Conflicts & War

Myanmar rebels free 3 abducted politicians in Rakhine

Yangon, Myanmar, Jan 1 (efe-epa).- Guerrillas of the Arakan Army on Friday released three politicians of the ruling party in Myanmar who were kidnapped during the election campaign in October, officials said.

“We are told that our candidates have been released but they have not called us yet. We understand that they are in a military compound,” said Myo Nyunt, the spokesperson for the National League for Democracy (NLD) led by Myanmar’s leader Aung San Suu Kyi.

The NLD said the three – Min Aung, Ni Ni May Myint, and Chit Chit Chaw – were kidnapped on Oct.19 from the conflict-torn Rakhine state while campaigning for the Nov.8 polls.

According to the local media, an officer and two soldiers held hostage by the rebel groups were also released.

According to NLD sources, the release of the hostages was a prerequisite for authorities to consider removing the Arakan Army from the list of terrorist groups in the country, the Myanmar Times reported.

Over the past two years, Rakhine has witnessed a growing conflict between the armed forces and the Arakan Army, an ethnic-nationalist militant group fighting for the autonomy of the predominantly Buddhist majority state.

The clashes with the Arakan Army led to the cancellation of the general elections in northern Rakhine and some other areas in the center and south of the state.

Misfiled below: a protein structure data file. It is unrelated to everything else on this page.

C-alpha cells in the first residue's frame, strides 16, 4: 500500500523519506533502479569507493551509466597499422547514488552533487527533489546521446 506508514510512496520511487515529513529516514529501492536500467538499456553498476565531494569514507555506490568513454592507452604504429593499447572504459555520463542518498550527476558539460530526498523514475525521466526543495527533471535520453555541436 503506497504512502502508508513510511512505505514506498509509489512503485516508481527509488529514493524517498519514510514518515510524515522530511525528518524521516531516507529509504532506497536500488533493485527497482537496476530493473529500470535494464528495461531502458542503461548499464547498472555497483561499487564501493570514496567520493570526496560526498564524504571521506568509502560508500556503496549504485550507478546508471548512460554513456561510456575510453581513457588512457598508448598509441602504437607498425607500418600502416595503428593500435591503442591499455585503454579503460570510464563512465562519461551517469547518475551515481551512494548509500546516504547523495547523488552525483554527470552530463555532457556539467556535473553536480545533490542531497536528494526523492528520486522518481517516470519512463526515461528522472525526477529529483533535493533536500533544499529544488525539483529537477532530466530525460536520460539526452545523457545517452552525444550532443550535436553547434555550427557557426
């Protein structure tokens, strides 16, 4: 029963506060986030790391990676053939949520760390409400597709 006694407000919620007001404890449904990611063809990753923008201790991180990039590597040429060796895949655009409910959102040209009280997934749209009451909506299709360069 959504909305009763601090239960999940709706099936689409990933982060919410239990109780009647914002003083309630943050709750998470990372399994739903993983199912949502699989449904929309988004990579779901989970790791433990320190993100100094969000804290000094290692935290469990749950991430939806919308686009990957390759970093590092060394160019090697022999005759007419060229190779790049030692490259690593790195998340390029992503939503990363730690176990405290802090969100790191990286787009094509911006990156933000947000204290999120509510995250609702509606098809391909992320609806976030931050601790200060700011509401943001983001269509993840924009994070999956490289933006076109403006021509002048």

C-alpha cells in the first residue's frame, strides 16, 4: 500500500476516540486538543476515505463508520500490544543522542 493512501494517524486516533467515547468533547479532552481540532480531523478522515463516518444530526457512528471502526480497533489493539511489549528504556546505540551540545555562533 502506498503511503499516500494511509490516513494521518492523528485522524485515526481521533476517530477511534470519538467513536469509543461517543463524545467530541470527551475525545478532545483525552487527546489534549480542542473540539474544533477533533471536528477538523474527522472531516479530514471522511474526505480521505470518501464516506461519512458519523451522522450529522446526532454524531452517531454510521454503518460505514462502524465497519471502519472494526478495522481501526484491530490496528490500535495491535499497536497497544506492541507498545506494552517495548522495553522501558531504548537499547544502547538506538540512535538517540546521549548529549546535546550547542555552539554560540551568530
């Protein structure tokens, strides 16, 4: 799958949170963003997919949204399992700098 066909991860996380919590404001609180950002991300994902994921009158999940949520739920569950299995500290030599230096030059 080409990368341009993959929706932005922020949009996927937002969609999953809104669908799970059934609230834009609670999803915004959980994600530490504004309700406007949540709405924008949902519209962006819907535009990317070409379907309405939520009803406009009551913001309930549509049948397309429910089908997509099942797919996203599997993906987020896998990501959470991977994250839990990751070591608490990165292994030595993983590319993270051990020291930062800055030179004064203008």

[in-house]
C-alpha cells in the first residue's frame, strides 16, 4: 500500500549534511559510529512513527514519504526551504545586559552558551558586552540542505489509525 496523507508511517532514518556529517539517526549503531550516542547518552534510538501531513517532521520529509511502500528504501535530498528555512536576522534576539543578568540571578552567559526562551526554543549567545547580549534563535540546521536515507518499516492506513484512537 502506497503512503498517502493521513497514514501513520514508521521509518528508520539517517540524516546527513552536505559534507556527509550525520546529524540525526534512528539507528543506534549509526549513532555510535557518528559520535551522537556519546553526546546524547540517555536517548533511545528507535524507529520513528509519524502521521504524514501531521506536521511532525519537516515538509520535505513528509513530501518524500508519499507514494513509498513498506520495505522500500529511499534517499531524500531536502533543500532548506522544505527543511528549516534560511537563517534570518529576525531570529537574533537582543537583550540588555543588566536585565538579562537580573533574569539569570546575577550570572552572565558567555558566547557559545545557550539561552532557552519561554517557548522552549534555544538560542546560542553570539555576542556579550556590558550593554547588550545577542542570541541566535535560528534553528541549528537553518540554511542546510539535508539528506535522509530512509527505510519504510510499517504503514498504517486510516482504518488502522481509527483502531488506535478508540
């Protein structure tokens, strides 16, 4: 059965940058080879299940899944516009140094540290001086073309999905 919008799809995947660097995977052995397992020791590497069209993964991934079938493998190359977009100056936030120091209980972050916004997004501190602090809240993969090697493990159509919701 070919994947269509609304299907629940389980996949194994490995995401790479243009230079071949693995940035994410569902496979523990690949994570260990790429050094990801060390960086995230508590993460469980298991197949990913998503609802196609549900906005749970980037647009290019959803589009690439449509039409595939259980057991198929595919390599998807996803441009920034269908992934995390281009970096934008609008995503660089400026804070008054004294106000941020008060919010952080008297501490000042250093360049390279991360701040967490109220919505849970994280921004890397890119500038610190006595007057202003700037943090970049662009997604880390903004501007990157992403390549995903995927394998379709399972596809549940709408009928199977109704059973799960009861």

More than a dozen rebel groups are fighting for autonomy in different parts of the country since its independence in 1948.

Myanmar military blamed the Arakan Rohingya Salvation Army (ARSA) rebel group for the Rakhine attacks in 2017. The army launched a brutal campaign that led to a massive Rohingya exodus to Bangladesh.

Nearly 738,000 Rohingya refugees have been living in Bangladesh refugee camps after they escaped the wave of persecution and violence that the UN has described as a textbook example of ethnic cleansing and genocide.

The Rohingyas are a mainly Muslim minority. The Myanmar government has denied them citizenship since the 1990s.

They have faced long-standing official discrimination as they are considered illegal Bangladeshi immigrants, despite having lived in Myanmar for generations.

The 2017 military offensive, which has led to criminal cases against Myanmar in the International Court of Justice, almost eliminated the ARSA. EFE-EPA

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